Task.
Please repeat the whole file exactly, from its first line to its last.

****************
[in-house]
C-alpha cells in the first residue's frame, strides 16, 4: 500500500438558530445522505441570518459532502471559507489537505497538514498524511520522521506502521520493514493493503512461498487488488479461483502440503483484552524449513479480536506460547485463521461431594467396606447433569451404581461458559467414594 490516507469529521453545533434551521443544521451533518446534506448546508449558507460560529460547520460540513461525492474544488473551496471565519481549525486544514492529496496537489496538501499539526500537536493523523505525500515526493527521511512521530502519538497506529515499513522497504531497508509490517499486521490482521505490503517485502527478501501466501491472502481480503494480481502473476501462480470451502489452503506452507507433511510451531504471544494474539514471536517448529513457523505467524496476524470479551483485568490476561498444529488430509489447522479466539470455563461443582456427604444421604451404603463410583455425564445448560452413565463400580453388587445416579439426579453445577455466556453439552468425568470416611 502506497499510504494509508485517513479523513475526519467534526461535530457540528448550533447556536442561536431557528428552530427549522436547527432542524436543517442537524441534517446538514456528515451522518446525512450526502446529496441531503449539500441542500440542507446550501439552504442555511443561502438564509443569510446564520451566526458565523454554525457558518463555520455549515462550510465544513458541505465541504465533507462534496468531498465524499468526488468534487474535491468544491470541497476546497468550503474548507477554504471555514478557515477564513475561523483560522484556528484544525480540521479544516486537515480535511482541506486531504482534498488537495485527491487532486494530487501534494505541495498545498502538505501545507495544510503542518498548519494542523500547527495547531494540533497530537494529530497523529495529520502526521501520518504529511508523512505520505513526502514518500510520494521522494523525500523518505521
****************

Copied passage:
[in-house]
C-alpha cells in the first residue's frame, strides 16, 4: 500500500438558530445522505441570518459532502471559507489537505497538514498524511520522521506502521520493514493493503512461498487488488479461483502440503483484552524449513479480536506460547485463521461431594467396606447433569451404581461458559467414594 490516507469529521453545533434551521443544521451533518446534506448546508449558507460560529460547520460540513461525492474544488473551496471565519481549525486544514492529496496537489496538501499539526500537536493523523505525500515526493527521511512521530502519538497506529515499513522497504531497508509490517499486521490482521505490503517485502527478501501466501491472502481480503494480481502473476501462480470451502489452503506452507507433511510451531504471544494474539514471536517448529513457523505467524496476524470479551483485568490476561498444529488430509489447522479466539470455563461443582456427604444421604451404603463410583455425564445448560452413565463400580453388587445416579439426579453445577455466556453439552468425568470416611 502506497499510504494509508485517513479523513475526519467534526461535530457540528448550533447556536442561536431557528428552530427549522436547527432542524436543517442537524441534517446538514456528515451522518446525512450526502446529496441531503449539500441542500440542507446550501439552504442555511443561502438564509443569510446564520451566526458565523454554525457558518463555520455549515462550510465544513458541505465541504465533507462534496468531498465524499468526488468534487474535491468544491470541497476546497468550503474548507477554504471555514478557515477564513475561523483560522484556528484544525480540521479544516486537515480535511482541506486531504482534498488537495485527491487532486494530487501534494505541495498545498502538505501545507495544510503542518498548519494542523500547527495547531494540533497530537494529530497523529495529520502526521501520518504529511508523512505520505513526502514518500510520494521522494523525500523518505521